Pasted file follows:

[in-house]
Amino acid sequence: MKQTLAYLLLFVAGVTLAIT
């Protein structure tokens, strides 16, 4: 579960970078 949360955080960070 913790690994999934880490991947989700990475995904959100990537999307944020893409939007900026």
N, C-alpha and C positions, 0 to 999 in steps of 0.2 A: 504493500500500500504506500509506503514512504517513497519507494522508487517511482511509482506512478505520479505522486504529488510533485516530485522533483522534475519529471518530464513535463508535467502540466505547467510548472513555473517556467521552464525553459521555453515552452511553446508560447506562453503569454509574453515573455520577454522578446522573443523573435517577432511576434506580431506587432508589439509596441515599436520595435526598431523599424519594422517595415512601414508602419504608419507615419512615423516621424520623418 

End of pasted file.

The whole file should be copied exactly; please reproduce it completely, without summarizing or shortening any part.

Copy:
[in-house]
Amino acid sequence: MKQTLAYLLLFVAGVTLAIT
């Protein structure tokens, strides 16, 4: 579960970078 949360955080960070 913790690994999934880490991947989700990475995904959100990537999307944020893409939007900026």
N, C-alpha and C positions, 0 to 999 in steps of 0.2 A: 504493500500500500504506500509506503514512504517513497519507494522508487517511482511509482506512478505520479505522486504529488510533485516530485522533483522534475519529471518530464513535463508535467502540466505547467510548472513555473517556467521552464525553459521555453515552452511553446508560447506562453503569454509574453515573455520577454522578446522573443523573435517577432511576434506580431506587432508589439509596441515599436520595435526598431523599424519594422517595415512601414508602419504608419507615419512615423516621424520623418 